Thinking is the result of action in the brain’s prefrontal cortex. This is where rational thoughts (some call this adult thoughts) come from and can supersede the reactive actions driven from the amygdala. If you want to know how Melissa and I connect with fearful horses, we connect with them through their prefrontal cortex. But there is more to this.
Research has shown that if there is inflammation in the gut or any other organ, the chemicals of this inflammation block the ability to access the rational thoughts formed in the prefrontal cortex. The more inflamed we are the less rational thoughts we have and the more emotionally reactive we become. Does this sound familiar?
I have said this before, grain and daily intake of sugar throughout the year causes inflammation. With the majority of our immune system in the gut, this inflammation can overwhelm our immunity. We now also know that it can make our horses and ourselves more emotional and reactive. Many horse owners and trainers call this getting the horse “hot.” In humans we call it “road rage.” Now you know why.
Take Away Message
Being worried or even fearful is probably due to our gut inflammation blocking our ability to access rational thought. There are a few things we can all do right now. I am doing it.
- Laugh more. Watch or listen to things that distract you from fear. Meditate.
- Avoid negative things constantly entering your life. 24 hour news, negative people, negative social feeds.
- Try reducing the time you eat to only 6 hours in a day. This has been proven countless times to reduce cellular inflammation as well as clean up the body of broken cells and cell parts (hormesis, autophagy and apoptosis). It is FREE! And it will reduce your feed bill, improve your health and prevent or diminish severity of illness.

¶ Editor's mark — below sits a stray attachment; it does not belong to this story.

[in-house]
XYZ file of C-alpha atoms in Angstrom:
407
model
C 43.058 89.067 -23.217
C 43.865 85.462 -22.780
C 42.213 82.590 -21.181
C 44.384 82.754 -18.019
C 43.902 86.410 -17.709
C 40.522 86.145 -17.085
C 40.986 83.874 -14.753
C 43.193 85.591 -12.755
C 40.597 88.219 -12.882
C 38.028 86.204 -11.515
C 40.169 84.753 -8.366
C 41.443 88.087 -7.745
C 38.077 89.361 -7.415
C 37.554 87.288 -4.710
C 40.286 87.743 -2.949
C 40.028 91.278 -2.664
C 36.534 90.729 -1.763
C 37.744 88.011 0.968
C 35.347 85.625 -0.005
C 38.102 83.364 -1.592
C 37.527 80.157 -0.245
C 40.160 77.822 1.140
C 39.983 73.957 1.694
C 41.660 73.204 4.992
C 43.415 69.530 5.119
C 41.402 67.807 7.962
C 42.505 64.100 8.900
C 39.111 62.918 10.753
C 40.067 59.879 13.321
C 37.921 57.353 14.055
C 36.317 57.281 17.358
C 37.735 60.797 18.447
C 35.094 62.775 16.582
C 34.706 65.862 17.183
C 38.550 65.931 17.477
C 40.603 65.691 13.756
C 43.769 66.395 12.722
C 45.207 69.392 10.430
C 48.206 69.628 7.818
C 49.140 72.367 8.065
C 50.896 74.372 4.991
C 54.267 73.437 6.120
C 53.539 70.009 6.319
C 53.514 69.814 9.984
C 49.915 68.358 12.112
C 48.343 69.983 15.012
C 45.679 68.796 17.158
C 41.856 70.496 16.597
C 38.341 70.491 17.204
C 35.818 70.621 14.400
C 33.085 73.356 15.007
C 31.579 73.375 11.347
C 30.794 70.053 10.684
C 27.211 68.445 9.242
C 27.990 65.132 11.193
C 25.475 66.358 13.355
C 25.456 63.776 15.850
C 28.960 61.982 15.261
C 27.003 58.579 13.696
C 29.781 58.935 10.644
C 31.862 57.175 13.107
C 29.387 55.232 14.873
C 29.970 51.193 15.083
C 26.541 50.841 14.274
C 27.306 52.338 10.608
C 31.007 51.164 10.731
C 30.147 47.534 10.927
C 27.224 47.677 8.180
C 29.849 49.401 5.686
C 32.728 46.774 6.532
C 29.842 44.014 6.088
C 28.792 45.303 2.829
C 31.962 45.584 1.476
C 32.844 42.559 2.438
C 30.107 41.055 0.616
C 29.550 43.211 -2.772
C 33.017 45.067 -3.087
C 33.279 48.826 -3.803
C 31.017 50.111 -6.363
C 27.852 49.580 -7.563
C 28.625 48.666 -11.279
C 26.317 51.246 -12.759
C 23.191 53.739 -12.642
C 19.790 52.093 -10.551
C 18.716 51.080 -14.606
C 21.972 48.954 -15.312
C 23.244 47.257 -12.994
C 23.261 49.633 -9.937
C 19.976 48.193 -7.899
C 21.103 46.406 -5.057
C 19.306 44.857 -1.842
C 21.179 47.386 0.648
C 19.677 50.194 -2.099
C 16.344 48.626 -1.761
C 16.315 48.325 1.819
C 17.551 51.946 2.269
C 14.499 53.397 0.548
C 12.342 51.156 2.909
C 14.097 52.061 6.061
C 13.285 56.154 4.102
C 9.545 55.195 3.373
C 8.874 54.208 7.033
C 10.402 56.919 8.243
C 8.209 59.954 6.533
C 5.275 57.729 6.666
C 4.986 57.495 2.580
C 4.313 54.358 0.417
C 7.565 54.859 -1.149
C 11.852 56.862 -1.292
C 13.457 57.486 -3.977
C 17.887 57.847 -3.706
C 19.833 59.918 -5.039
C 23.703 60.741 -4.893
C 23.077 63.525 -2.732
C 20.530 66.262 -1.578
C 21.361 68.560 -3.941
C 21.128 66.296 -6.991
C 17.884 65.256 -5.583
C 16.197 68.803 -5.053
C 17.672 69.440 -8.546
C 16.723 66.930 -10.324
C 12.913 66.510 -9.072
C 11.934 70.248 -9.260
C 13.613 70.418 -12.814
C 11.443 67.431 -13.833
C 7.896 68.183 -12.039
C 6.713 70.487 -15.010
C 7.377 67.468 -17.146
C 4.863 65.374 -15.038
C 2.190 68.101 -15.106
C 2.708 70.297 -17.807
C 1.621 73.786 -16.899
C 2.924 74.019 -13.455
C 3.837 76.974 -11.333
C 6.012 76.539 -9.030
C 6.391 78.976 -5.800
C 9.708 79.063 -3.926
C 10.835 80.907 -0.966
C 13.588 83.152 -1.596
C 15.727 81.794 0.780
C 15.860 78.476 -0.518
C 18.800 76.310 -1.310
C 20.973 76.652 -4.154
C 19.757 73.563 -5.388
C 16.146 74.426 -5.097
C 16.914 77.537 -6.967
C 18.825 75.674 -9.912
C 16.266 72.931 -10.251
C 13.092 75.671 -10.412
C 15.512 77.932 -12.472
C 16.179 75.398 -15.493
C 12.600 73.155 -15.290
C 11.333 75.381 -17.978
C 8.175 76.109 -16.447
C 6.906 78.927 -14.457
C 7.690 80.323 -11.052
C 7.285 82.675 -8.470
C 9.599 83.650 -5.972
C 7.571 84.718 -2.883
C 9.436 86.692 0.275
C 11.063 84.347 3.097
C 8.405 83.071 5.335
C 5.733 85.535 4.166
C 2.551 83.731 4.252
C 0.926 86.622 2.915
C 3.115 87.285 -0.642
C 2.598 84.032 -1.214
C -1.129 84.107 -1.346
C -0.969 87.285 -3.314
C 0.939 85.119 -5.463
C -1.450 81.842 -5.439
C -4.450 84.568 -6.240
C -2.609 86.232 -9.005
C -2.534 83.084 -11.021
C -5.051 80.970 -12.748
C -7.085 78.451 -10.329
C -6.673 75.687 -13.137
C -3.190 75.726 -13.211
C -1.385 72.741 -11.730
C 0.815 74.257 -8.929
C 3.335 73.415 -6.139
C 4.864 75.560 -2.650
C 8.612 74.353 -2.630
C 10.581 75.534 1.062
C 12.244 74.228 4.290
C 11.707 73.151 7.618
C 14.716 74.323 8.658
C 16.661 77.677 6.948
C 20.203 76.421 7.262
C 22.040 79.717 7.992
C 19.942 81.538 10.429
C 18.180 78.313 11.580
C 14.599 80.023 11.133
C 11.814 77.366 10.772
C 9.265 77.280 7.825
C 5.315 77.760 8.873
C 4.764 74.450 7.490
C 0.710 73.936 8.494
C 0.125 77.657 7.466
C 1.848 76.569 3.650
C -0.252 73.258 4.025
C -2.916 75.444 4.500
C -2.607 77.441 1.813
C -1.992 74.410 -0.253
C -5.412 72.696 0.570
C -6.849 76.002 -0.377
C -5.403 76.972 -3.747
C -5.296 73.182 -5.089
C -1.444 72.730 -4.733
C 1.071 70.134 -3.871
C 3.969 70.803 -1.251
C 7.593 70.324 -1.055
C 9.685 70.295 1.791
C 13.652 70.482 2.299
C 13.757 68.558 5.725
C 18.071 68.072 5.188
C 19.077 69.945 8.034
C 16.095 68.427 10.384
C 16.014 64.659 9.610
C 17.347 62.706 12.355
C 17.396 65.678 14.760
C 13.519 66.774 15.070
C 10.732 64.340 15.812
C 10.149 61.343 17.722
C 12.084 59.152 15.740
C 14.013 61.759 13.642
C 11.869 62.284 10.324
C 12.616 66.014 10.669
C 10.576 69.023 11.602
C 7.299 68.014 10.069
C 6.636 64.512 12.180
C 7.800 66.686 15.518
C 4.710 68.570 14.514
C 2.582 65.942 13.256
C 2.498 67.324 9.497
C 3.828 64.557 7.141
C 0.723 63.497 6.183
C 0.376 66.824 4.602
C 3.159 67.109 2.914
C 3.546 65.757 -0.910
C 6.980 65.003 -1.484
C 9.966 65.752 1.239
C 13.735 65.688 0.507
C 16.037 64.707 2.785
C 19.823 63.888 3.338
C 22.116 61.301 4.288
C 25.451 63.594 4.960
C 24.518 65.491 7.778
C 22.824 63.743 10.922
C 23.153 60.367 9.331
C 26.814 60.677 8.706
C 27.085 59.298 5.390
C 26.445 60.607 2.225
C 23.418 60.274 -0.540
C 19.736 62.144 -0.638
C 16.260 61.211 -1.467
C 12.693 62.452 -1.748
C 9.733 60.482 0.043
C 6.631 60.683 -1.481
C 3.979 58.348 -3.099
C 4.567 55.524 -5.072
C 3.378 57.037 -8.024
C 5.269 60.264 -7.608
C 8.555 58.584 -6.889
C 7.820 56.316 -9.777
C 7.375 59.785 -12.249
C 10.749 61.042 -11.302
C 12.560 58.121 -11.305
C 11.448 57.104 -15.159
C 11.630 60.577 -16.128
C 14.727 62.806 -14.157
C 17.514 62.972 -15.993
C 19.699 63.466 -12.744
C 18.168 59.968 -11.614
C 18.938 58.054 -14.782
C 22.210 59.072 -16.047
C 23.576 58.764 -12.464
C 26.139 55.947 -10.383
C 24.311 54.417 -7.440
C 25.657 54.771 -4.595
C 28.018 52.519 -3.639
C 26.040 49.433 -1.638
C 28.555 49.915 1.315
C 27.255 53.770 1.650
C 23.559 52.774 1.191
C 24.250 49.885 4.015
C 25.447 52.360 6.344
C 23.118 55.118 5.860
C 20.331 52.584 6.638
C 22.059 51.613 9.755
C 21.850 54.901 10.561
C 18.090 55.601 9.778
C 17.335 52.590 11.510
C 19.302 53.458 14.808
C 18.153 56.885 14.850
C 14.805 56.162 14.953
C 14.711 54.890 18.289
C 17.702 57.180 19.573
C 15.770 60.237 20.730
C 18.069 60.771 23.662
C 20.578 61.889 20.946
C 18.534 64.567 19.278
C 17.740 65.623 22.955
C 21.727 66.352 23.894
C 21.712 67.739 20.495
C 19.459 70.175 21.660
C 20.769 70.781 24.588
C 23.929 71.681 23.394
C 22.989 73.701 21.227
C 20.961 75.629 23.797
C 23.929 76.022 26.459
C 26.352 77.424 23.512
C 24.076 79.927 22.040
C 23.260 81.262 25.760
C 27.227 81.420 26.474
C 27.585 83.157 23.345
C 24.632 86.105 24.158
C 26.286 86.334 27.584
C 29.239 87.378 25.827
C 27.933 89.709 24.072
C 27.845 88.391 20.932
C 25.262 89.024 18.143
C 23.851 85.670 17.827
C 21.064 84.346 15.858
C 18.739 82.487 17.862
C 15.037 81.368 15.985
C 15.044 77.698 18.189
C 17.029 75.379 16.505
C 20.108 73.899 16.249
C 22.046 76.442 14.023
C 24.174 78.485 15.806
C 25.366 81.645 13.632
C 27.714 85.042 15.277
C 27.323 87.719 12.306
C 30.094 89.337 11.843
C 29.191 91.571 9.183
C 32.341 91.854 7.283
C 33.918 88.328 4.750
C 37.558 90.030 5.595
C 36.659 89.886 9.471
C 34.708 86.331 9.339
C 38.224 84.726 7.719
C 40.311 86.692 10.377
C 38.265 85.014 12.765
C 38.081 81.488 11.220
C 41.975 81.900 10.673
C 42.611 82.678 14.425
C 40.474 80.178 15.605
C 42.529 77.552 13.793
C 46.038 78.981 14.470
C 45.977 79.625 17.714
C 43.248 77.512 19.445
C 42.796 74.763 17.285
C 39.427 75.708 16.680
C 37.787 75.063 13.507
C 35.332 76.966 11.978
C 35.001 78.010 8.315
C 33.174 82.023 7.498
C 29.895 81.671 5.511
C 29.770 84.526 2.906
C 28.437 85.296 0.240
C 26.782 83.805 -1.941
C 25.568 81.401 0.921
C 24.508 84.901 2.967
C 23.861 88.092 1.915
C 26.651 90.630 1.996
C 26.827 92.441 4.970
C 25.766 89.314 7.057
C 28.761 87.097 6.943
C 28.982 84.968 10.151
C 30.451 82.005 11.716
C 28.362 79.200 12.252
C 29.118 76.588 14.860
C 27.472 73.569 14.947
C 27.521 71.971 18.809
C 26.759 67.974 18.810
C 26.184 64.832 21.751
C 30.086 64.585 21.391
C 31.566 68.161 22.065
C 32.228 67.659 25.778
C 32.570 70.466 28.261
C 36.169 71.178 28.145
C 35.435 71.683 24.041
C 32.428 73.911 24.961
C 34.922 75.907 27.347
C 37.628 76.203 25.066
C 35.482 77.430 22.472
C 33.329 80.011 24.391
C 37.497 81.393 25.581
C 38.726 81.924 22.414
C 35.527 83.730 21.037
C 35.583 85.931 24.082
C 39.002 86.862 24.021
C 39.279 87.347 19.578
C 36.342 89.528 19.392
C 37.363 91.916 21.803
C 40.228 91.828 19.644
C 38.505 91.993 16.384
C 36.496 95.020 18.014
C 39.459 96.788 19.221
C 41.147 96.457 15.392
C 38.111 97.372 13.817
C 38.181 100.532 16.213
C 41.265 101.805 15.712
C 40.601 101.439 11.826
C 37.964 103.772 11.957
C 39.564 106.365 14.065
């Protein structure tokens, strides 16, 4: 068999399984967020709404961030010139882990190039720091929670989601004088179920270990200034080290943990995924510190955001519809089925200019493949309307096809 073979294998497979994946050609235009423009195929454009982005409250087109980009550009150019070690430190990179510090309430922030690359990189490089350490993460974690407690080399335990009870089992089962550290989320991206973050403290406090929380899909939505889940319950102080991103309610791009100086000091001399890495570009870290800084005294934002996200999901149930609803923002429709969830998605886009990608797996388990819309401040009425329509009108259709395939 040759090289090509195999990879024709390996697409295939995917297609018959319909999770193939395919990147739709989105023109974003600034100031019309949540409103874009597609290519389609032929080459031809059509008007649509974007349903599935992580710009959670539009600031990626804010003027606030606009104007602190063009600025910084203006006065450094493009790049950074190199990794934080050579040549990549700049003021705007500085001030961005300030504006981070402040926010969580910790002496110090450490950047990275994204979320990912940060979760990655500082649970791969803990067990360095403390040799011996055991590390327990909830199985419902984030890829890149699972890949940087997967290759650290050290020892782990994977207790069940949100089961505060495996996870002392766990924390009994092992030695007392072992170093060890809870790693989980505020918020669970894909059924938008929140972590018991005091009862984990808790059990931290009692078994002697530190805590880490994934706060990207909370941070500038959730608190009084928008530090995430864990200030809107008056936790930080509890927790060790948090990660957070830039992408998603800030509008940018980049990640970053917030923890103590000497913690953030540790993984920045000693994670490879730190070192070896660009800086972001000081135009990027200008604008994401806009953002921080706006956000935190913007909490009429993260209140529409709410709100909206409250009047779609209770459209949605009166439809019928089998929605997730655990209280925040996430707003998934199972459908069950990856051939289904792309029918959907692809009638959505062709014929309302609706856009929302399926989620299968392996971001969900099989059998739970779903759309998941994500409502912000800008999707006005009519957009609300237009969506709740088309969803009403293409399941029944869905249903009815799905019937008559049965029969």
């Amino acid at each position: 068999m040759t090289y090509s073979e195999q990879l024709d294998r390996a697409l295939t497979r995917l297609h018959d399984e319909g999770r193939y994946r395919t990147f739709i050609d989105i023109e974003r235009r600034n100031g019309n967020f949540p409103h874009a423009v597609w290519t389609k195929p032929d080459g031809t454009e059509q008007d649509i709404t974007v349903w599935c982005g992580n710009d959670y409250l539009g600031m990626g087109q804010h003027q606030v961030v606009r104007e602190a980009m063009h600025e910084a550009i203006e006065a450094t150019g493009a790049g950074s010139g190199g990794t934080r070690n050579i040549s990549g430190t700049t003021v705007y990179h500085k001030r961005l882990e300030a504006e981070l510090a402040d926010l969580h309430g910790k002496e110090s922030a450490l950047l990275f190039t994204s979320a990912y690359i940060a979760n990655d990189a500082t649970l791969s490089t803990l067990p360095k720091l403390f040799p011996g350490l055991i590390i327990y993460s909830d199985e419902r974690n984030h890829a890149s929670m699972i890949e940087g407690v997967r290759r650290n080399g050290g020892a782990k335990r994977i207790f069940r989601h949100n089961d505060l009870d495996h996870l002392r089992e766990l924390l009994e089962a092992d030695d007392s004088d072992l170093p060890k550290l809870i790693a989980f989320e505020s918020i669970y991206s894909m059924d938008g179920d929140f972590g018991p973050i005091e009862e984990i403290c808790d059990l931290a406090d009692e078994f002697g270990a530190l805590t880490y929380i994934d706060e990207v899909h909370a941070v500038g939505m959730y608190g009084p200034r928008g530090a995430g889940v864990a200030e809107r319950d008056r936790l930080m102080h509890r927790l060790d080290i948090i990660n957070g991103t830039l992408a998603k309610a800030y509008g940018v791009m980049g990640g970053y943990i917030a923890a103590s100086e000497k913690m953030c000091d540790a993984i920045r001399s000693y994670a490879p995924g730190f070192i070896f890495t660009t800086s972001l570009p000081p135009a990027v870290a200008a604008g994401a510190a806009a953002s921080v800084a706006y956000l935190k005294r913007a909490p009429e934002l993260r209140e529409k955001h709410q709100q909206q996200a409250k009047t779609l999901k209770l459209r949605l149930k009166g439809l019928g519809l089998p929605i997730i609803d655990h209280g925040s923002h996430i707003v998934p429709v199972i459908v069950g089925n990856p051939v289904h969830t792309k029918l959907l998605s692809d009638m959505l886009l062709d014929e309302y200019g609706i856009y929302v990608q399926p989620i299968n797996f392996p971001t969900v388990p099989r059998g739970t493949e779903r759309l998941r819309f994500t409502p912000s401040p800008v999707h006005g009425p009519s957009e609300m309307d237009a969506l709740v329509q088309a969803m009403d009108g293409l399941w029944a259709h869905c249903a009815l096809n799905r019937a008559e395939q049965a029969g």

- Remove inflammation causing foods from your diet. Sugar and high fructose corn syrup are the most important followed by high starch foods such as grains and root vegetables. Also remove all oils other than pure extra virgin olive oil, avocado oil or macadamia nut oil.
I heard someone say that it is not the courage to do the right things but the I heard someone say that it is not the courage to do the right things but the courage to NOT DO the WRONG things that helps us achieve our goals. The above list are the things to do but when you feel hungry and the cookies, soda or pasta and the constant news feeds and social media feeds are in front of you, it is the courage you must find NOT to succumb to them.
I hope this helps you in these difficult times. Attached are some images of Newark airport I took this morning. It was a virtual ghost town. How can this country continue like this? I want you on your rural farms to actually see the effect of this shutdown in the urban areas. It is unnerving.. As my plane lands back home in Florida I have signed a document acknowledging my understanding that I am self-isolating along with my wife in my house for 14 days. But I’ll be back supporting you and your horses after this. You can count on it. Thank you for helping all the horse professionals and for placing the care of your horses predominately in your thoughts. We all are grateful.